Sunday, April 19, 2009


I went to see my Chinese doctor this morning and wanted to say “Dr. Livingston, I presume,” but I bit my tongue, so to speak, and didn’t say anything but “Good morning” because, well, first of all, that’s probably the joke he is most sick of since that is his name, though he’s a physician and should be able to heal himself, and second, though it’s not related, is that he’s not Chinese but American, he just practices Chinese medicine, and that’s quite an accomplishment because if I’m not mistaken, and I have been before, he is the only non-Chinese doctor in China allowed or registered or certified or whatever it is they do here to practice Chinese medicine.

chilly morning
the blind erhu player
warms up

I am wishing my wife were here because she knows everything that is wrong with me, like the sneezing I always forget to mention, as Dr. Livingston and I gossip a bit about mutual acquaintances and he gets down to business taking my pulse and checking out my tongue and asking questions about my digestion and appetite and cough and have I been following his dietary recommendations, and I tell him that China makes me sick, and he laughs because we both know the air is horrible and we might as well take up a three-pack a day habit, and I’ve been coughing for two years, which he already knows, but my appetite is good and every time I eat fried food I think of what he’s told me, and then I remember a recent foot massage I had and tell him about how the masseuse looked at my big toe on my left foot and said I wasn’t sleeping well, and he just gives me this funny smile and says, “They always say that or something about your digestion.”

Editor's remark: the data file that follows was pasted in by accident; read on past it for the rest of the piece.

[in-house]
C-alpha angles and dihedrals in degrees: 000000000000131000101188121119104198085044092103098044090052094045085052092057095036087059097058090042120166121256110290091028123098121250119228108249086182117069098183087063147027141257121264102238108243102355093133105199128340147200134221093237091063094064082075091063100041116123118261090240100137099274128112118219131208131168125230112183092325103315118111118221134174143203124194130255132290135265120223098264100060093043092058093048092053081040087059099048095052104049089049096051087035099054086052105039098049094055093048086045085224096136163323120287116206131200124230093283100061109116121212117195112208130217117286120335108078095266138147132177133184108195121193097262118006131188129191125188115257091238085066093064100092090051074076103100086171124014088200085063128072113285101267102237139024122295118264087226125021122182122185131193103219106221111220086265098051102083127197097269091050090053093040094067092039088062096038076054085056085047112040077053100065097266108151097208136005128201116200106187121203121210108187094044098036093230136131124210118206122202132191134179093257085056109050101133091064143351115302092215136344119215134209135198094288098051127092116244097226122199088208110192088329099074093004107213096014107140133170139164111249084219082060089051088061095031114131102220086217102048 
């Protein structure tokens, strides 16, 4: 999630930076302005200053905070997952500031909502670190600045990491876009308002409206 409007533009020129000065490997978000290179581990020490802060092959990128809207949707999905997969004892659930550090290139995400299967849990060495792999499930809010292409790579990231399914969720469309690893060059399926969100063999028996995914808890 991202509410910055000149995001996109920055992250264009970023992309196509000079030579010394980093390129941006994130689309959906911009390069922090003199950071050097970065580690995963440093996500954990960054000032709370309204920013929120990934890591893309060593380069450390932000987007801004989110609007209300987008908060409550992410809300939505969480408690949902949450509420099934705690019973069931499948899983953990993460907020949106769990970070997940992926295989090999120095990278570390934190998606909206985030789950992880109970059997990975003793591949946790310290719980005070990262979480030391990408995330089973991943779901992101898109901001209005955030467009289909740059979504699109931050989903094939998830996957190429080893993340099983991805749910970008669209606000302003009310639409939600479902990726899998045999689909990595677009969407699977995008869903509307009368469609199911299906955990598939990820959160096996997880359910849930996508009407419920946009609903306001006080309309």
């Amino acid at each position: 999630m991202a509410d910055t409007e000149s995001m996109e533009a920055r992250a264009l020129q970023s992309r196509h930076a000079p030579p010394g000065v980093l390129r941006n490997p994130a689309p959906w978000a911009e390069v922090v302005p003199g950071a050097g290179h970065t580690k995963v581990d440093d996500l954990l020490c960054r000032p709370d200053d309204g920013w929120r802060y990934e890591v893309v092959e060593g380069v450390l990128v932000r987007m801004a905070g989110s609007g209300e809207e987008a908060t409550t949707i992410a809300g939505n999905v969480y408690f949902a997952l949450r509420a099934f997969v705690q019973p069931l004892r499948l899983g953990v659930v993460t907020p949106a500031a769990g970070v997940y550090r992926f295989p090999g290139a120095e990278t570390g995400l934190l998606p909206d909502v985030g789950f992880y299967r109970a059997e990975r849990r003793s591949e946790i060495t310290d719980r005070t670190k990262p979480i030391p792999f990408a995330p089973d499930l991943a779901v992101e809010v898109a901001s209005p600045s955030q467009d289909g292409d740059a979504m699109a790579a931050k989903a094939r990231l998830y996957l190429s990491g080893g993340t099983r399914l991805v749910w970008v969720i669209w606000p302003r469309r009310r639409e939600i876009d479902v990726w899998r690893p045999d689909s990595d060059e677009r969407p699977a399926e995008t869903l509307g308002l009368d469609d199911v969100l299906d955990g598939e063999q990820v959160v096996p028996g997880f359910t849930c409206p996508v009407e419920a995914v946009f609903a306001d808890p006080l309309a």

overcast skies
artificial sunflowers
turned to the window

Tapping his fingers lightly on the table and furrowing his brow, he gets very serious as he writes out a prescription for a Chinese herbal tea to help correct my damp heat stagnation, which he diagnosed partly by pushing all around my abdomen until he found out where it hurt, and to be honest I have no idea what damp heat stagnation is but I trust this man, for he is my doctor after all, and he’s kind, and most amazingly to me, he can write and speak Chinese like a native, and yes, as I said, I’m amazed but also jealous because Chinese has proven to be a completely foreign language to me, maybe because my brain is too filled with bits and pieces of other languages, of Hindi and Spanish mostly, but oddly what comes out of my mouth most often and inadvertently since living in China is Japanese, which I suppose the Chinese wouldn’t like if they knew what I was saying, though I’m not really saying much.

year of the rat
erasing the crossword
year of the cow

When it is time to go, I really don’t want to go because I know the next stop is the Chinese herb shop where I will have to push old ladies and stooped men out the way just to get a free cup of tea to get the courage to stand in line to pay before I go to the counter and join the scrum to get my herbs bundled up into little packages, and then I’ll have to walk around for an hour or two or hang out in a café while they put it all together, which isn’t so bad in Hangzhou if the air is okay that day, and later I’ll push my way back to the front of the counter and take my herbs home and make tea, at least that’s what they call it, but it is really the most god-awful concoction you can imagine, no matter what combination of herbs you get or even if you throw in a bit of cardamom toward the end of the first boiling, and this brew takes two boilings to release all the terrible smelling elixirs that will rejuvenate you, but in the meantime, at least for the next two weeks, you feel like the wicked witch of the west hovering over her cauldron, and you may look just as green, and you can’t invite anyone over to your apartment during that time because the place smells so bad, as if the family pet has died and been left in a corner because no one has the heart to take it outside and say goodbye.

winter thaw
the sweet potato vendor
pokes his last tuber

by Bob Lucky
Hangzhou, China


Rachel Green said...

A delightful entry. I hope your health improves.

Adelaide said...

Very amusing.